One Last Geological Jaunt in the Keweenaw

On our way from Copper Harbor to the Porcupine Mountains, the boy and I stopped at the A. E. Seaman Mineral Museum on the campus of Michigan Tech University in Houghton.

I love rocks. The boy loves rocks. This place was full of awesome rocks, minerals, gems, fossils, and more.

I should have brought my good camera in, but I did snag a few photos with my phone.

There was a lot — a LOT — of copper there, including some enormous pieces of “float” copper. (Boy added for scale.)

There was a fascinating display of all the minerals that are in your car and where on earth they are found.

There were various fossils, including huge Petoskey stones.

There were even pieces of meteorites.

The boy’s favorite thing by far were the phosphorescent minerals that look like boring old rocks in full spectrum light…

But show their true colors under ultraviolet light…

It’s crazy to think that a creature with different photo receptors, like a bee, might see these neon colors in a stone that we see as gray. Most of these green and red rocks were from New Jersey.

The other marvelous thing about the museum was the gift shop. If I’d had money to burn on this trip, I would have blown most of it there.

I would have liked to linger all day at this museum, reading every little description, but the boy’s attention span is slightly less than mine when it comes to examining crystalline structure or contemplating the slow, secret, underground growth of a structure like this one…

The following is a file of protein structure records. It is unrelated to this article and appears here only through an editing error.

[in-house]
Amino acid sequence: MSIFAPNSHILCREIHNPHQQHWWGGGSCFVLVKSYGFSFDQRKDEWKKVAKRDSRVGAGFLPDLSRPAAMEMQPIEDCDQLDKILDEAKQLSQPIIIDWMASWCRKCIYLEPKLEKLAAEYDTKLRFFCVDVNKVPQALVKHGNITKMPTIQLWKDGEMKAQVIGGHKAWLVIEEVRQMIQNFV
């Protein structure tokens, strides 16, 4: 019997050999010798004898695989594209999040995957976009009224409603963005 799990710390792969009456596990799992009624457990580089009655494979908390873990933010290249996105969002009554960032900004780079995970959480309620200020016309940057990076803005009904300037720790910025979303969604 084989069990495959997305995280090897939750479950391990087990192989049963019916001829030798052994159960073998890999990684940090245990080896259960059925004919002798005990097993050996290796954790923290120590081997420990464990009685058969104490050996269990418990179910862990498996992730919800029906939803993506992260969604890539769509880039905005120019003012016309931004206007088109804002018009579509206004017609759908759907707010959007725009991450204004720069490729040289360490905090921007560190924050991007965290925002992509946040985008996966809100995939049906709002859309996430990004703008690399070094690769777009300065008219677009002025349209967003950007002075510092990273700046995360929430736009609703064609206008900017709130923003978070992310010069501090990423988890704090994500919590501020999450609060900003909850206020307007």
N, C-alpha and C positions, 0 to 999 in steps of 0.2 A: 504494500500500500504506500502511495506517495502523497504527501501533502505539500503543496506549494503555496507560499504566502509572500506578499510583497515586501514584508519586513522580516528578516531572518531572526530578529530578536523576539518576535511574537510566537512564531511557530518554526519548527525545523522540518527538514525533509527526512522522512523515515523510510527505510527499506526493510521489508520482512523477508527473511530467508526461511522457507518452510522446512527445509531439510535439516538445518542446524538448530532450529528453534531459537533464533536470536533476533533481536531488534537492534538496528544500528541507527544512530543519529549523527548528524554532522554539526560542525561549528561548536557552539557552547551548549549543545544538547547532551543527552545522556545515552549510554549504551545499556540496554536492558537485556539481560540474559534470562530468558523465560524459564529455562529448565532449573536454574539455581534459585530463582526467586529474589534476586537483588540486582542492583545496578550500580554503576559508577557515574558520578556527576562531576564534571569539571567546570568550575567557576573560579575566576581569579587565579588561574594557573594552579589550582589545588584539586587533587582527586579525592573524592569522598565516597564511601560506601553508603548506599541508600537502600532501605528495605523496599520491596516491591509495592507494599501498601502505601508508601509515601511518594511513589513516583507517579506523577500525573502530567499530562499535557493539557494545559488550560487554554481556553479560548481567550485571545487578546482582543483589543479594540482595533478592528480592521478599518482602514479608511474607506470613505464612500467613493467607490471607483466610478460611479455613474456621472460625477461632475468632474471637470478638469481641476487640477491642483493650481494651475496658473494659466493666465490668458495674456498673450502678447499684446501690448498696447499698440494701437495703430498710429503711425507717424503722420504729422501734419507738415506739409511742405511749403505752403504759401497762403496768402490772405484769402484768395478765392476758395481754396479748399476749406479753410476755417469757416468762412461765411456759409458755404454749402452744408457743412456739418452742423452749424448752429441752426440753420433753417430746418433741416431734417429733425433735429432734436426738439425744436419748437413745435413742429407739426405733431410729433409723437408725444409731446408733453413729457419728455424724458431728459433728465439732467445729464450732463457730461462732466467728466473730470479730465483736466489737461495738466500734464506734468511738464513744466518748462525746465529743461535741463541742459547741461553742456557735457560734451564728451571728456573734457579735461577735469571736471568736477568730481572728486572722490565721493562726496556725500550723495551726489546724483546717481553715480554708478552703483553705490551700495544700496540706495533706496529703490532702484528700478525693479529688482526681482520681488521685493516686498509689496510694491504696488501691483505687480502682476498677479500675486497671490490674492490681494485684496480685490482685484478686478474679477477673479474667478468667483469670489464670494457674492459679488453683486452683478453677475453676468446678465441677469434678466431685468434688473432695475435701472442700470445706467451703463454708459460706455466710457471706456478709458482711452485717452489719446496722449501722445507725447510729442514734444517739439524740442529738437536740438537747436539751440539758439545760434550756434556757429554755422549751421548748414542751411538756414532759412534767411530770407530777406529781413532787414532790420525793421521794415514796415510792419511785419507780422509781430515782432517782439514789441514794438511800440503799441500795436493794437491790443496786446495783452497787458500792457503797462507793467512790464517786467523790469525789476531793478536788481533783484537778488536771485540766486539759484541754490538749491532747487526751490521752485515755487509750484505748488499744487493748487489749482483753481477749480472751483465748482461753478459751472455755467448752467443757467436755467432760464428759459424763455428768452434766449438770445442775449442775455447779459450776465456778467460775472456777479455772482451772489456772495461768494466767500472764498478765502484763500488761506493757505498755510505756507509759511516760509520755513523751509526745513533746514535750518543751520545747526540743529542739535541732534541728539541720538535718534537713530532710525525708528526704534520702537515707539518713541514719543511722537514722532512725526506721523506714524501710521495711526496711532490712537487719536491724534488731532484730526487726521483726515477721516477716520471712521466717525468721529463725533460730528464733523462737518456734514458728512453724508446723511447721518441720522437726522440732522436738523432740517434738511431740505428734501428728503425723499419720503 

When our family someday travels up to Houghton again, the boys can drop me off here and go do something more to their liking for a few hours. I’ll be just fine slowly wandering through the endless corridors of sparkling minerals.

Lake Superior Stones: A Collector’s Lament

I love rocks. I like looking at them, feeling them, collecting them, putting them in jars.


But here’s the problem with being a rock collector at a National Park–you can’t collect the rocks.


All these lovely rocks and you have to leave them be.


And anyway, when you’re backpacking, you can’t really start socking away a bunch of rocks in your pack. Every ounce counts.


So while I would have liked to bring home a bunch of stone souvenirs, I mostly left them alone and took pictures (though I have to admit, I brought a few little ones home…they were¬†tiny, really…no one will miss them).


I generally like stones for how they look and I don’t get deep into their composition, rarity, or how they formed (although, that does interest me).


And there are people far better qualified to identify all of these beauties than I.


I can tell you that I saw sedimentary rocks, like sandstone and the great conglomerate above.


And that I saw igneous rocks, like strips of granite, through metamorphic rocks, like gneiss, which you can see in a couple of these photos. And I wonder just how that granite found its way in there.

And I saw this great little scene of erosion and shaping by the waves and wind on the beach, like Pictured Rocks in miniature.

But I left them all there. For your trip.